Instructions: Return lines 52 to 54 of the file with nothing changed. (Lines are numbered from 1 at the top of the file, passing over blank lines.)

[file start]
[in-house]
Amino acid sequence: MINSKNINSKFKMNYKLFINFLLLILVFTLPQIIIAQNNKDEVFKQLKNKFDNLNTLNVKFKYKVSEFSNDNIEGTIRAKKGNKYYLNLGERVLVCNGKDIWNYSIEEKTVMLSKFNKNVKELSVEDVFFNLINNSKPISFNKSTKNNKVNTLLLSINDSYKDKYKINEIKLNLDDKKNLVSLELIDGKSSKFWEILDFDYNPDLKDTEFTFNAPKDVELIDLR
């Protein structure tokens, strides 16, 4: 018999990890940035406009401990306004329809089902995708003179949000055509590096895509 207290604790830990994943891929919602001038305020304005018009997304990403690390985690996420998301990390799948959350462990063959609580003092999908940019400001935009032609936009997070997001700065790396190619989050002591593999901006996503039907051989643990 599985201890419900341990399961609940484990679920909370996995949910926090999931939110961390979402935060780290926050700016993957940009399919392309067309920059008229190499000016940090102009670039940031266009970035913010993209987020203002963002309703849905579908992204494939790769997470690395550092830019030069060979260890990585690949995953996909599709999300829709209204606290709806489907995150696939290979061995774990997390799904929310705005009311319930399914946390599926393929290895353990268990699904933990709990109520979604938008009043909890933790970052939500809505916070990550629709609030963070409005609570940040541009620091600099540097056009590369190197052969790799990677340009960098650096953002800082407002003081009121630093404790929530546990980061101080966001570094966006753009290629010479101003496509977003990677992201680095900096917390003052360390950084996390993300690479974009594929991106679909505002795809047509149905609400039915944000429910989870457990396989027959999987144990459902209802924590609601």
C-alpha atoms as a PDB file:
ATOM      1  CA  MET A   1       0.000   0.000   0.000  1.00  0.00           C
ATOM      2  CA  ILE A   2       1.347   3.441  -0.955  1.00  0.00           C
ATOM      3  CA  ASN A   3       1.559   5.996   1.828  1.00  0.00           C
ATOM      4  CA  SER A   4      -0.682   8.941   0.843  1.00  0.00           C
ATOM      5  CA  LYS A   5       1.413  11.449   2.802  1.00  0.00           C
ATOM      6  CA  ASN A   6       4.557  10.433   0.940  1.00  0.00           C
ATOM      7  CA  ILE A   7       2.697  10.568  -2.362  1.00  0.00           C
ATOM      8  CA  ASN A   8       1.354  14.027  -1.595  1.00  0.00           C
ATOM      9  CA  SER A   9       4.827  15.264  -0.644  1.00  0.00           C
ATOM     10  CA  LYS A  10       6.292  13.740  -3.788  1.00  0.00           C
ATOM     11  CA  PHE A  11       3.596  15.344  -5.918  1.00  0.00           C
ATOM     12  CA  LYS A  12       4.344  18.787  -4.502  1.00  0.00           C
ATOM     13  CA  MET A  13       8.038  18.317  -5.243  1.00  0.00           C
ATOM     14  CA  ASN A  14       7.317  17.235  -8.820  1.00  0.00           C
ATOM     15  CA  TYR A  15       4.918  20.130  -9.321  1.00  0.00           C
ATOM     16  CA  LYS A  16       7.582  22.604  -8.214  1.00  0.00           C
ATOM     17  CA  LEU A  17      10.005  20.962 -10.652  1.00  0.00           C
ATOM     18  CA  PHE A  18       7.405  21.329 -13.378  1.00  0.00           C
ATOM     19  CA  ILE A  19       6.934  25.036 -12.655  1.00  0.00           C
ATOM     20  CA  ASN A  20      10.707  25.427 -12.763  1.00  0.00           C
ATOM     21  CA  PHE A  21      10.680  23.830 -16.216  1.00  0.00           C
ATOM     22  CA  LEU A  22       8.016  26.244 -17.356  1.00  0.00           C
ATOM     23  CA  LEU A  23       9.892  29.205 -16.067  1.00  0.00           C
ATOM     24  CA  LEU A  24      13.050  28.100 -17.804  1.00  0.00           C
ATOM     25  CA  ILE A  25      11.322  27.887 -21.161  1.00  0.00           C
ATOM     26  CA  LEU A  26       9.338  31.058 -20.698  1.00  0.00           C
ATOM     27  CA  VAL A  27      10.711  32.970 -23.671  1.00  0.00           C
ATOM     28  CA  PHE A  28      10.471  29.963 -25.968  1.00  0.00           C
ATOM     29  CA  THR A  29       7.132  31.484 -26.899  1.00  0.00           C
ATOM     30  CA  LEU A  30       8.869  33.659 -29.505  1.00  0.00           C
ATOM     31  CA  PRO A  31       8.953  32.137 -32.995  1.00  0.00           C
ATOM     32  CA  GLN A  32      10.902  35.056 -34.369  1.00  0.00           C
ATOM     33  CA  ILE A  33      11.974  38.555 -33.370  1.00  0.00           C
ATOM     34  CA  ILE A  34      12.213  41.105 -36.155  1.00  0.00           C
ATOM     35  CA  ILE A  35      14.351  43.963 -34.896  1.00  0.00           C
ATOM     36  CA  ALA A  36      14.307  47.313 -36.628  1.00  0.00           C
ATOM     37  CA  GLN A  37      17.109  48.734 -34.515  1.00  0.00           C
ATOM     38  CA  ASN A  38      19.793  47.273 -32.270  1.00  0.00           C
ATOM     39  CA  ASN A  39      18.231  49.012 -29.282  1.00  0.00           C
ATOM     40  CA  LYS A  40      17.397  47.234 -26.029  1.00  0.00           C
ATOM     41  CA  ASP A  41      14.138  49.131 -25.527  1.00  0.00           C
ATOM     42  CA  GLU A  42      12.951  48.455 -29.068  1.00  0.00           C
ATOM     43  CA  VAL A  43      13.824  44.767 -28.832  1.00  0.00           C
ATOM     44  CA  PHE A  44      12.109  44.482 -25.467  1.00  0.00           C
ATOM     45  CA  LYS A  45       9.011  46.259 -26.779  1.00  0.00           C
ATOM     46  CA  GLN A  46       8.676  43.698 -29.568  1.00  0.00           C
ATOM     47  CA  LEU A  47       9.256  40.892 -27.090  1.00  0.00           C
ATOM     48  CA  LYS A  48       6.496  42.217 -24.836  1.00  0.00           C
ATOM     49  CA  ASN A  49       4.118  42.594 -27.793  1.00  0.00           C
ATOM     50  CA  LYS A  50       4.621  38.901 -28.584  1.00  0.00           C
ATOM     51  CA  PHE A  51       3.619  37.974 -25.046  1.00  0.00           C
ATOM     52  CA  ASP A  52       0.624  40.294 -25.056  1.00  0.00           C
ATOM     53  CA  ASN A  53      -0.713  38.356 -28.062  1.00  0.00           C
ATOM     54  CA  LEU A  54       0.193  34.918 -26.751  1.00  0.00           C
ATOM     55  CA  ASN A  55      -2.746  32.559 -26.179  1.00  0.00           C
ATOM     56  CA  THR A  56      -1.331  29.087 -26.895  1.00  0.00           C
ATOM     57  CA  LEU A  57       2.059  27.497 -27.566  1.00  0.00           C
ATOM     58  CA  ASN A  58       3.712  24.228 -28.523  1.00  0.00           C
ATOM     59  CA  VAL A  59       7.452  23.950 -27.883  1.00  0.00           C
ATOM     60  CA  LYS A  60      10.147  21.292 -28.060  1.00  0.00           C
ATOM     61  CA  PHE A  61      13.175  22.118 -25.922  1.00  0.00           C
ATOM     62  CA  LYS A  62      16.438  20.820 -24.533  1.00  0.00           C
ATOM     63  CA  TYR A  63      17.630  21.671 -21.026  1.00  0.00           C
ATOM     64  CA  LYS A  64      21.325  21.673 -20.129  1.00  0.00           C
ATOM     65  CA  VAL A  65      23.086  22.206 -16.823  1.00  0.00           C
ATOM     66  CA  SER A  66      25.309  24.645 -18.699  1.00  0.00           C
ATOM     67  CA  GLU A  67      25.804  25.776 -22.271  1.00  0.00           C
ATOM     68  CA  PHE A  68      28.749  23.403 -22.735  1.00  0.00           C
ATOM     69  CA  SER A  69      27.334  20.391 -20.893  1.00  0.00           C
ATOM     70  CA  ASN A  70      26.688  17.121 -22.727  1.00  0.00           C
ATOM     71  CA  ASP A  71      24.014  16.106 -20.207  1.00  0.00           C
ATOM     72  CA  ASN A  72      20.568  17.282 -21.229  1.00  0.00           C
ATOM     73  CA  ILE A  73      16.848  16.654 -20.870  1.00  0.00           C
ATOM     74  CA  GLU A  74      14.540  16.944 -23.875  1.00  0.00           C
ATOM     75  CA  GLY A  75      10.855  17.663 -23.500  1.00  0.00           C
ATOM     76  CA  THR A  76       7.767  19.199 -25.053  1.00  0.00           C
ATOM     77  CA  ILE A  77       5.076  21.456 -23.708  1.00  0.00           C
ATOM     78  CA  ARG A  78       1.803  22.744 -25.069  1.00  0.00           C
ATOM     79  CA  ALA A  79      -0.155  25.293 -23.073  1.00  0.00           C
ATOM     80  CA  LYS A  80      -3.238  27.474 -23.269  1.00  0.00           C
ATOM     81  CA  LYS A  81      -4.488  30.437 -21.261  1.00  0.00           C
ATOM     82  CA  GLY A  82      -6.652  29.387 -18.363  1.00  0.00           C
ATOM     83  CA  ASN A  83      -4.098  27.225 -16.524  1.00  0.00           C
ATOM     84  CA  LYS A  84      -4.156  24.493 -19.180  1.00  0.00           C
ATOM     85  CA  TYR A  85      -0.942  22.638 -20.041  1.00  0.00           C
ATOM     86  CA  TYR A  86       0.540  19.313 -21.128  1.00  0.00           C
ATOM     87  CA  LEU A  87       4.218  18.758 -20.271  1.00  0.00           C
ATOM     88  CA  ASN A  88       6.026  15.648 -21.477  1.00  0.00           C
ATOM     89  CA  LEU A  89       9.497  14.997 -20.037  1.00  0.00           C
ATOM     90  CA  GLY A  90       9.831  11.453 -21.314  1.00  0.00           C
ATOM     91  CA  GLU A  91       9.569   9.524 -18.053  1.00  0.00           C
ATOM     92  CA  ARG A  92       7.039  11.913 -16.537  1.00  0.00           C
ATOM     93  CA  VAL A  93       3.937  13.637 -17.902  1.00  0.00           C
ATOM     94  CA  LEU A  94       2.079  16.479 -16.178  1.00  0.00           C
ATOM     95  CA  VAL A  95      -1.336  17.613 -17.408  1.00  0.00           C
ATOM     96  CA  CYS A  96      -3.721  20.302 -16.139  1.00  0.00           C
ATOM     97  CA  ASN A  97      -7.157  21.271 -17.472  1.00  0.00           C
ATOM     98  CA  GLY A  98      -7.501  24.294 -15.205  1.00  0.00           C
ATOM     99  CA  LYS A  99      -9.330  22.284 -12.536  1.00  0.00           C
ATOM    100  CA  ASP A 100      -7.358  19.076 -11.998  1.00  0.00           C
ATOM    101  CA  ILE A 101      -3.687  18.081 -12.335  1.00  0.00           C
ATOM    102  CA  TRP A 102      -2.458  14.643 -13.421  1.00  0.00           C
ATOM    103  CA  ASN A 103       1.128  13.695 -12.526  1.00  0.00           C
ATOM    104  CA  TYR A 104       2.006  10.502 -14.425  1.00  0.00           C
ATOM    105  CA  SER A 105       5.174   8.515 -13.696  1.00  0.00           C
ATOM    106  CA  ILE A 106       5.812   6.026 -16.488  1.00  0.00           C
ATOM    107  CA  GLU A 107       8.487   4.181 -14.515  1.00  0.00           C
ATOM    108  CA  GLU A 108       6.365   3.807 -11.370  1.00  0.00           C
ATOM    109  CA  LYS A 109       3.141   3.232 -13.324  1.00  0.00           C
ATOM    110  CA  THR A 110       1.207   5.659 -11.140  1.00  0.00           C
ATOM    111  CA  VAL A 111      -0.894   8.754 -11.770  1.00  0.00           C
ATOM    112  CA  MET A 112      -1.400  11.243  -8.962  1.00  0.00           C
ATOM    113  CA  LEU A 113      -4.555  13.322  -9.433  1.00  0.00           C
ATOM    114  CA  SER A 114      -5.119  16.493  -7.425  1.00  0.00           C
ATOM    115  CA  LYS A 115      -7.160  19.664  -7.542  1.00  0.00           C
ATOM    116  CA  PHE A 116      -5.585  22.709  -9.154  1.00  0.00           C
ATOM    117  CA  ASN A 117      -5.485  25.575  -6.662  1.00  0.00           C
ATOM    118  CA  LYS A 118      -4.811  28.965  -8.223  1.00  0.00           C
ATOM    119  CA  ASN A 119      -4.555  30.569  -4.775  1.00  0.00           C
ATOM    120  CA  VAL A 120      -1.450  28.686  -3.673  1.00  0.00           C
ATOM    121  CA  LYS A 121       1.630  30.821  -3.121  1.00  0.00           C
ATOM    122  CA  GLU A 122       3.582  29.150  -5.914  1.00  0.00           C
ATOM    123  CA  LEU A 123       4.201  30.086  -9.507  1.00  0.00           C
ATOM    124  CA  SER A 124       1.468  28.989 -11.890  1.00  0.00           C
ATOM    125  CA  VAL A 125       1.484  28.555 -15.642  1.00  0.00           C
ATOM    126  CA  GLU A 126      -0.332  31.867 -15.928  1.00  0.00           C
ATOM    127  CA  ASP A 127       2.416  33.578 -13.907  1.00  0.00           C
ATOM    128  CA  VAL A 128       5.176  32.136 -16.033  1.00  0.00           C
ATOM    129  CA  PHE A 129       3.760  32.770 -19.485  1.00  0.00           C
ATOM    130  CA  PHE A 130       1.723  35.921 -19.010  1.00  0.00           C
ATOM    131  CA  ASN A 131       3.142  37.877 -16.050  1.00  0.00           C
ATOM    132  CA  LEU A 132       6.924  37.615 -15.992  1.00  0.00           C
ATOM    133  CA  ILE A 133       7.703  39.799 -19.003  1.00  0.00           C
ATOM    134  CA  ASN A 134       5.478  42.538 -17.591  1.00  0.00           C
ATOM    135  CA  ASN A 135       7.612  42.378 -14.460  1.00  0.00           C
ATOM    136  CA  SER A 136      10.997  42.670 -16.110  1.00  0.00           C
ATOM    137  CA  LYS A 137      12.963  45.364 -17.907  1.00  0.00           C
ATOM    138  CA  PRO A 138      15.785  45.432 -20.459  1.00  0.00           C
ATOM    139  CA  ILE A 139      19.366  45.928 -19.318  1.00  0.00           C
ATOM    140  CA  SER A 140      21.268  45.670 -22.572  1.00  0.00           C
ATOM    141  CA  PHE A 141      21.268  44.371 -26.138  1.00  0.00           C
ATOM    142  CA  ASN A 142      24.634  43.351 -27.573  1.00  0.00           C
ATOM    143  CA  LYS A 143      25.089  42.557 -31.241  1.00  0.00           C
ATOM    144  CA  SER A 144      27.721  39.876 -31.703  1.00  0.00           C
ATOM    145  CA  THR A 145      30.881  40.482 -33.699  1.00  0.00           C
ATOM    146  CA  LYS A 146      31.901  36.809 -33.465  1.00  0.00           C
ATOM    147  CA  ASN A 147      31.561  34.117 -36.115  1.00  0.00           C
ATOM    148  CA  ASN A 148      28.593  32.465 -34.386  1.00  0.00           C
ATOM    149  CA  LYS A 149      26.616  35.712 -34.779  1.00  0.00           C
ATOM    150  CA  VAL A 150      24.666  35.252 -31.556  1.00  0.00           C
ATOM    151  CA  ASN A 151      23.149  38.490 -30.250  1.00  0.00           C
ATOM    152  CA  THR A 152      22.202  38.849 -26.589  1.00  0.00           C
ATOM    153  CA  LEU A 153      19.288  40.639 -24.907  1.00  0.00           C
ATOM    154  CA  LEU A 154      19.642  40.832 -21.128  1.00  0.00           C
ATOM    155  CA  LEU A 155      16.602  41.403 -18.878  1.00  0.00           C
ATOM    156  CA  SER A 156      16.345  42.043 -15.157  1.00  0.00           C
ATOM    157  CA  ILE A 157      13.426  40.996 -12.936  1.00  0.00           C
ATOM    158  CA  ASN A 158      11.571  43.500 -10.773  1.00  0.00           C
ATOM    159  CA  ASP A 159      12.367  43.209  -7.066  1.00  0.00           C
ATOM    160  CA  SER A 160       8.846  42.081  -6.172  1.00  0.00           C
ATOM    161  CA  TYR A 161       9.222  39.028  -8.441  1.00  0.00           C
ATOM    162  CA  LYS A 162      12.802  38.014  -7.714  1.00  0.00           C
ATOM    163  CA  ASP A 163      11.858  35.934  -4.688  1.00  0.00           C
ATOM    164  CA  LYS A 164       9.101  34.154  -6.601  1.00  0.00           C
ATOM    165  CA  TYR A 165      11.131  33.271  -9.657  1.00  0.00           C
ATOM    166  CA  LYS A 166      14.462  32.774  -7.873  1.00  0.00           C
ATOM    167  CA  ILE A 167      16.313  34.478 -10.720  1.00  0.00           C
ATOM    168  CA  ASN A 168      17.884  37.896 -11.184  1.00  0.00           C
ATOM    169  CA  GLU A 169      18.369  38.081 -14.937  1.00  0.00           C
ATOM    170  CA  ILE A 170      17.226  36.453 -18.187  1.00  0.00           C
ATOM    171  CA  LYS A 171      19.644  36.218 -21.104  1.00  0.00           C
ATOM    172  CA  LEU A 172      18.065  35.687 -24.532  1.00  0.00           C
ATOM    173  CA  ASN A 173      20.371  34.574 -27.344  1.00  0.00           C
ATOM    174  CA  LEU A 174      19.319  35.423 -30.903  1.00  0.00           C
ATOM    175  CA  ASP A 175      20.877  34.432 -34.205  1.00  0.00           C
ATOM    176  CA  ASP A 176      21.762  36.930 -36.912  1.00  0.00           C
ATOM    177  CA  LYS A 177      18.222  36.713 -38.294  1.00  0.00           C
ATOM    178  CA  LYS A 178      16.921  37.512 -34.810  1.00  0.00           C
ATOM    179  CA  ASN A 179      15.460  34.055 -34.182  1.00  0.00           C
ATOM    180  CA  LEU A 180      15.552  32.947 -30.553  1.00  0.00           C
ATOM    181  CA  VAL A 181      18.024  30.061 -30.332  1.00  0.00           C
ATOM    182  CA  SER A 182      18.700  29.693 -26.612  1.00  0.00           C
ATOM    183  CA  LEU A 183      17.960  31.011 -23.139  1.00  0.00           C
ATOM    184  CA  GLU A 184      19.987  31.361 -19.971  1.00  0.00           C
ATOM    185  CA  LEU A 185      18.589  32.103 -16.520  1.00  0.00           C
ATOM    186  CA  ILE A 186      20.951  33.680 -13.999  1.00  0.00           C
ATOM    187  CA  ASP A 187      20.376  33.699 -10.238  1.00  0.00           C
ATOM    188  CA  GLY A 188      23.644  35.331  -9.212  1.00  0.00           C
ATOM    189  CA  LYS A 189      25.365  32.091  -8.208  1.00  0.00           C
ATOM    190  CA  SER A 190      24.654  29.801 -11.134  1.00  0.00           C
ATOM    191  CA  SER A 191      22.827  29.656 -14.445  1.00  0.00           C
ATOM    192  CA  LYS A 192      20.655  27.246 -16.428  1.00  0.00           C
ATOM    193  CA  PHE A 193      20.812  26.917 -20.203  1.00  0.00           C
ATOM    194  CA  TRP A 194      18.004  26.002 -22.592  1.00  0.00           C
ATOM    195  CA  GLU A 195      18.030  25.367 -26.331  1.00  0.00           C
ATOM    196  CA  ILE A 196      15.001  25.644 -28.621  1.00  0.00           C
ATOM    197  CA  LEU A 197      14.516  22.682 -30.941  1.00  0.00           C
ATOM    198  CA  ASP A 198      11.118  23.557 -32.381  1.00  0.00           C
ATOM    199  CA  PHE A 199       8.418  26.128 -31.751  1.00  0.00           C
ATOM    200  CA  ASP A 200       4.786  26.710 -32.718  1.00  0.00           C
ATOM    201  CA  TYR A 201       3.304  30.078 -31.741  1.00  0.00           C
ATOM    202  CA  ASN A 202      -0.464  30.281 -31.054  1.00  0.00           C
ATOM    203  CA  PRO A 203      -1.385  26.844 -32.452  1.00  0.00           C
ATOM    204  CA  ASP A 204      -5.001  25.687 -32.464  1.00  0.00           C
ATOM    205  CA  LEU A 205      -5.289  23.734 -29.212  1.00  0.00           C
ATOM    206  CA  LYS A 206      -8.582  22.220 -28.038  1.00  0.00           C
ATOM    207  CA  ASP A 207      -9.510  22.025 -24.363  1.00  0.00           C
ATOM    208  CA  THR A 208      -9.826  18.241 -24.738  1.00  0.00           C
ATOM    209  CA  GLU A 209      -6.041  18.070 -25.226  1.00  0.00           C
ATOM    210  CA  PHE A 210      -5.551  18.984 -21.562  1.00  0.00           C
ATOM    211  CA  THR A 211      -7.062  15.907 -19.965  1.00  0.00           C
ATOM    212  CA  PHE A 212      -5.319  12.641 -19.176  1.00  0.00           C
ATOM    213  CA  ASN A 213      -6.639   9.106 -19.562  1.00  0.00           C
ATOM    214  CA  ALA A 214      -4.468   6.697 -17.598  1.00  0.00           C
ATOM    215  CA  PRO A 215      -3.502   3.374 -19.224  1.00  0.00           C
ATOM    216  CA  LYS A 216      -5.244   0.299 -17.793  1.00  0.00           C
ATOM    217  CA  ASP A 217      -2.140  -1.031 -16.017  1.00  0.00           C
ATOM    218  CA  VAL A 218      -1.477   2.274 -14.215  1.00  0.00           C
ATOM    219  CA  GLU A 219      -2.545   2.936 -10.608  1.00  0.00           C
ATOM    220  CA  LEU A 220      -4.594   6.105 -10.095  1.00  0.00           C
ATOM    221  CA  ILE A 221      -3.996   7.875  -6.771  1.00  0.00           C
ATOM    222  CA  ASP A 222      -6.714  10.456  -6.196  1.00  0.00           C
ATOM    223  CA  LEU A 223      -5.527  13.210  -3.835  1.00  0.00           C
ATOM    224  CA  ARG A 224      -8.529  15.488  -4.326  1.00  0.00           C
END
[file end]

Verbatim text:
ATOM     48  CA  LYS A  48       6.496  42.217 -24.836  1.00  0.00           C
ATOM     49  CA  ASN A  49       4.118  42.594 -27.793  1.00  0.00           C
ATOM     50  CA  LYS A  50       4.621  38.901 -28.584  1.00  0.00           C